Fire funding still vexes supervisors

By From page A1 | April 02, 2014

Providing fire protection services to its residents is neither a function nor obligation of El Dorado County government. Those services are the responsibility of 15 separate fire protection districts on the western slope and in the Tahoe basin. “The county is not in the fire protection business,” more than one supervisor has declaimed on more than one occasion when considering whether or not to supplement the fire districts’ finances.

Two hours of soul searching, head scratching, hand-wringing and a measure of back biting during the March 25 Board of Supervisors meeting eventually led to a unanimous decision to give $812,385 to six of the county’s rural fire protection districts. Fallen Leaf Lake, Garden Valley, Georgetown, Mosquito, Pioneer and Rescue fire districts had submitted minimal wish lists in April of last year, and the county had agreed to offer some funding, pending certain conditions. A Fire Advisory Group was formed following the April 9, 2013 meeting consisting of two county supervisors, two rural fire district board directors, two fire chiefs and the executive director of the Local Agency Formation Commission (LAFCO). Chief Administrative Office analyst Mike Applegarth was appointed as coordinator of the advisory group.

In a related matter, the board gave direction to staff regarding the “proposed dissolution of the Latrobe Fire Protection District and annexation of the dissolved district by the El Dorado Hills Fire Department,” as described in the meeting agenda. Thus, Latrobe was removed from the proposed recipient list.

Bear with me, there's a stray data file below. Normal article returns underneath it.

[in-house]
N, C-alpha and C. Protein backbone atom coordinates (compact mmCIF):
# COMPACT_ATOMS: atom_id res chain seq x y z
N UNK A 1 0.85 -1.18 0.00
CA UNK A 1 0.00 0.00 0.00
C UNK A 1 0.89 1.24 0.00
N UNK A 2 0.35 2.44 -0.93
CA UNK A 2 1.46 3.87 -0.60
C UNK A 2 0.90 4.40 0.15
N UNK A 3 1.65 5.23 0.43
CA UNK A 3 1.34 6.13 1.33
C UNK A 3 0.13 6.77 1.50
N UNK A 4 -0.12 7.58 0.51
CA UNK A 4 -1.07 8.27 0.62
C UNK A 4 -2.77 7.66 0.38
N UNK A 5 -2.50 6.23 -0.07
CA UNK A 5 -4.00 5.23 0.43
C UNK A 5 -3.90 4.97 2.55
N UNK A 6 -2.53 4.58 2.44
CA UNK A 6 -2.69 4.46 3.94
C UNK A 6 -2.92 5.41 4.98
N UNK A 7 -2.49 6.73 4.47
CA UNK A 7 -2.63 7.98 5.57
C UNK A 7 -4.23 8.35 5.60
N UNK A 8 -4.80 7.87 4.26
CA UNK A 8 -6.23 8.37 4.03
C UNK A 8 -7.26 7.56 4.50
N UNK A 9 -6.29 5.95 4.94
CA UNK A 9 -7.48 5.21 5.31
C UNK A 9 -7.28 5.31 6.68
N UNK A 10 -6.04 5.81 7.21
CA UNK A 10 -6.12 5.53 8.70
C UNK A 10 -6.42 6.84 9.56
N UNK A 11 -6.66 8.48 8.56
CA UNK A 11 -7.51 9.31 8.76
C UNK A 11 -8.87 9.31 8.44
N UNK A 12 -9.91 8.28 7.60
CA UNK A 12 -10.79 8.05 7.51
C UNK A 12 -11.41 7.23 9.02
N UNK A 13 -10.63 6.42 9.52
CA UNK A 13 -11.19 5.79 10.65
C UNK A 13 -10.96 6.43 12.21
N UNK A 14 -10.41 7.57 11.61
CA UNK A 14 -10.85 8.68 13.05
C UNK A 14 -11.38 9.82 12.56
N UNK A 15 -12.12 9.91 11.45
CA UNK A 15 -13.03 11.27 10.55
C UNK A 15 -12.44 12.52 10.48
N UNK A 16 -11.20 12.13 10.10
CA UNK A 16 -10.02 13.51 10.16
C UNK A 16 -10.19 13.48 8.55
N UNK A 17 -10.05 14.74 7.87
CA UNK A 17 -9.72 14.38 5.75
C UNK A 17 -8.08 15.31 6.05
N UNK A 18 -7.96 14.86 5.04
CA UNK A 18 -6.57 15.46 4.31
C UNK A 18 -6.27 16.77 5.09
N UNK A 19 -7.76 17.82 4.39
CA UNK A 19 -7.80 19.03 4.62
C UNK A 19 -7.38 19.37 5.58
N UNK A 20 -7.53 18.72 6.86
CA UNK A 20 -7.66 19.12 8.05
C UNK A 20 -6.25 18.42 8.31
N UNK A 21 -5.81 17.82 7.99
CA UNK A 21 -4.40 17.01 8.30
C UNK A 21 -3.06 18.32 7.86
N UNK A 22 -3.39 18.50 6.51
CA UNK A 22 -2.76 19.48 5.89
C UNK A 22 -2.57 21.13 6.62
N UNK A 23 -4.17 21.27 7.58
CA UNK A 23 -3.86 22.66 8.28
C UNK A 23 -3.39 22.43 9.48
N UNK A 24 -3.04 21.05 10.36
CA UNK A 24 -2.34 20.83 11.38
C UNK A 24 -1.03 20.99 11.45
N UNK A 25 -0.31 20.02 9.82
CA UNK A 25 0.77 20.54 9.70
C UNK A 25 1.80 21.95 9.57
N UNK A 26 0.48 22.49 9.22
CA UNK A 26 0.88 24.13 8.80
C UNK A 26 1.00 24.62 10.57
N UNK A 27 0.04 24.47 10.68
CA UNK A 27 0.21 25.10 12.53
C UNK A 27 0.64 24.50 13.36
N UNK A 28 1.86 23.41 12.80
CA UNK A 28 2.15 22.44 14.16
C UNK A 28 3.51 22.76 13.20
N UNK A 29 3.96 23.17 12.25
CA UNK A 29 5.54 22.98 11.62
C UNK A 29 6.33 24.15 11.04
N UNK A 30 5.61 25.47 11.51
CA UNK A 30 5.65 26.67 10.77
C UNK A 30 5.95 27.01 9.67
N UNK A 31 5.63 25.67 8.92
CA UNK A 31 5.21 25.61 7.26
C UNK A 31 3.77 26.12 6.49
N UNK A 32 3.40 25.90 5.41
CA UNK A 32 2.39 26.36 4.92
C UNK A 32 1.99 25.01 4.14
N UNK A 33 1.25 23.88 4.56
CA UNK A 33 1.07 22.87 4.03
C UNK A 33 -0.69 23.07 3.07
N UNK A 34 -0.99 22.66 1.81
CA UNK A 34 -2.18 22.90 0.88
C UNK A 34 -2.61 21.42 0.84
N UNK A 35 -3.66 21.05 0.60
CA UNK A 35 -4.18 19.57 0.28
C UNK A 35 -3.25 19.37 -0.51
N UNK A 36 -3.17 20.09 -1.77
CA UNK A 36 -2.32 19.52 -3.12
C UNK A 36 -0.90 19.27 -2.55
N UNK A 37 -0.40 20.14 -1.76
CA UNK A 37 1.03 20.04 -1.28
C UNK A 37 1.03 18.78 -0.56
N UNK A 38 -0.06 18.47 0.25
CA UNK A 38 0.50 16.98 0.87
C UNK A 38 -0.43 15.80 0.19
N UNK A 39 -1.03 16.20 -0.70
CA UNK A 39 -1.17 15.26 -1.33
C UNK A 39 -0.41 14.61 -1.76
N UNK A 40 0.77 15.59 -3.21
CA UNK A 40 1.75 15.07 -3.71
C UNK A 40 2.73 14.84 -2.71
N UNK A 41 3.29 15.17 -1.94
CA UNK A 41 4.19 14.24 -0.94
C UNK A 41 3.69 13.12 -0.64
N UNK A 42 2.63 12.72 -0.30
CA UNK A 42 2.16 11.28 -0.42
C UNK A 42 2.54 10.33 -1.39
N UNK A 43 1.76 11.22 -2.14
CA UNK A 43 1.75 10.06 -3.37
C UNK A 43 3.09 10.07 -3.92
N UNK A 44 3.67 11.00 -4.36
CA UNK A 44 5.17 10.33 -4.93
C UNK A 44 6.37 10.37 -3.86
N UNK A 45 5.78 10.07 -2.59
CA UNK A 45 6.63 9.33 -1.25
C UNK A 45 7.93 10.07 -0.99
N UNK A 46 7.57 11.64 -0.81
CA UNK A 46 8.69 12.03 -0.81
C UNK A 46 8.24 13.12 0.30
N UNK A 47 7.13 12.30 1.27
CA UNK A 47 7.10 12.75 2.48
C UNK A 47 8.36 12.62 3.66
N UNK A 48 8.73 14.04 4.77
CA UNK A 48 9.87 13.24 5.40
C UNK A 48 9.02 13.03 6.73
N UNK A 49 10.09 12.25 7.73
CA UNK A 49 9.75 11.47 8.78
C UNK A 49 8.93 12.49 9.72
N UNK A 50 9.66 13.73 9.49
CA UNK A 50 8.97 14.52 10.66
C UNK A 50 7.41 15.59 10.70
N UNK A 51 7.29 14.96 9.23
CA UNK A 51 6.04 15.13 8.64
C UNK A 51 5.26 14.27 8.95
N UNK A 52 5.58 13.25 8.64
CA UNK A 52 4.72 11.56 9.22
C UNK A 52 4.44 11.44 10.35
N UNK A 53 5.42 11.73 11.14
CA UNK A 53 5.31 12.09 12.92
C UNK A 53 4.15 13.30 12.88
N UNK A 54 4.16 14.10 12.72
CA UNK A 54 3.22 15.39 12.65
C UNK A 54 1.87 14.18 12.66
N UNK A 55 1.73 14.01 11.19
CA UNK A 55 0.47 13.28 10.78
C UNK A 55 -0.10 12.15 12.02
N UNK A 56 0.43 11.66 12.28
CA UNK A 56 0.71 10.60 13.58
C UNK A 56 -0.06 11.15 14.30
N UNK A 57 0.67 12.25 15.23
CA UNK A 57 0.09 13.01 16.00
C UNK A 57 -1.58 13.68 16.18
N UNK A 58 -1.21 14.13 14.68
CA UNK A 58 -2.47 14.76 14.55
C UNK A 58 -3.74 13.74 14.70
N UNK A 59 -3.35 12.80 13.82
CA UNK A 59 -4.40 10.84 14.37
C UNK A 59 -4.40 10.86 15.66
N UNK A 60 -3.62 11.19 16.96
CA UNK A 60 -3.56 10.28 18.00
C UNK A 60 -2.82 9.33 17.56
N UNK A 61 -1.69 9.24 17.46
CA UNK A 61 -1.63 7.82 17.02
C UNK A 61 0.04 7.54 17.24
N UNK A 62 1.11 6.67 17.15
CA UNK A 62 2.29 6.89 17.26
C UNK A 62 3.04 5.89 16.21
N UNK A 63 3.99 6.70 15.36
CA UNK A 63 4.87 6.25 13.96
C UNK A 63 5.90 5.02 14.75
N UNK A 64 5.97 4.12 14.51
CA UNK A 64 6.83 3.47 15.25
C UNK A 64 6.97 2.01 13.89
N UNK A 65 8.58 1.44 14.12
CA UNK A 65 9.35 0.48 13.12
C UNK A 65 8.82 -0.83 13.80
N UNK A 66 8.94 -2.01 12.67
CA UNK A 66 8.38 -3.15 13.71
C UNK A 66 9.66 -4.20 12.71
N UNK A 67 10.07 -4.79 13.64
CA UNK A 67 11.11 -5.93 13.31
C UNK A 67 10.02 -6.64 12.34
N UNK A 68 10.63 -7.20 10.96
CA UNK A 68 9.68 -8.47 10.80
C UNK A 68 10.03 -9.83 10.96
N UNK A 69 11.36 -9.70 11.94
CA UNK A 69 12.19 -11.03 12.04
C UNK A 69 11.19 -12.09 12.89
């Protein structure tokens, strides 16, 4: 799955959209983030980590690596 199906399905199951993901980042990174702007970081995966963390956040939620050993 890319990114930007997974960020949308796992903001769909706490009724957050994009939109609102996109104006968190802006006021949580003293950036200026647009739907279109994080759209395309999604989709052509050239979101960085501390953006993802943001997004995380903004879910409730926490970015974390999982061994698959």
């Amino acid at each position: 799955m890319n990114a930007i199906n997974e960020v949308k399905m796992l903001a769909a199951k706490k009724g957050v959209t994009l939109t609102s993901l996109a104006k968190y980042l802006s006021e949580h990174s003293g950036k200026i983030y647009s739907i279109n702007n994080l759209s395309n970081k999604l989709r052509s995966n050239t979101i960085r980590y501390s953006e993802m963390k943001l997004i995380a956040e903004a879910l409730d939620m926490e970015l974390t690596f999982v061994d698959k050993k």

The amounts designated to each district were tentatively determined last year after recipients had submitted requests specific to each district’s particular need — a fire boat for Fallen Leaf Lake and a new engine for Mosquito, for example. Without exception, the small, rural fire districts have increasingly experienced moderate to severe to critical shortages in funding and several have indicated that they may be approaching “end of life” status. How they came to those circumstances is a matter of some differing opinions. And how to reverse their fortunes is almost equally subjective.

Referred to as a “patch,” the money authorized by the board is an emergency contribution both to prevent further degradation of service levels and contingent upon the individual districts entering into an official contract with the county. Technically, the board approved the goals and terms of the contract. In return for the “patch” money, the districts pledged their “intent to participate in a long-term, sustainable funding solution.” Participation would include concrete steps toward achievable plans both to curb spending and develop revenue.

Historically, rural fire districts have been fiercely independent and identified significantly with their communities. Applegarth praised the collective spirit shown by each agreeing to join in the contract. Then admitting that he had been highly skeptical that all entities could come together and work toward a larger goal, he said, “I’m more encouraged now, but we’re not there yet.” He noted that now “the county has a seat at the table with the fire districts.”

Board Chairman Norma Santiago made an observation during her first term that has become part of the board’s regular jargon. “If you’re not at the table, you’re likely to be on the menu.”

Applegarth also stressed that dismal projections of revenue compared to expenditures that the districts presented to supervisors in September had been determined to be accurate.

Supervisor Ron Briggs and Auditor-Controller Joe Harn protested that the districts had not kept their end of the gentleman’s agreement to provide the board with detailed written descriptions of what they have already done to improve their own situations and what they plan to do posthaste. Harn proposed delaying action on the item for two to three weeks to “tighten up the language of the contract,” and “we want to see their plan and contingency plans.”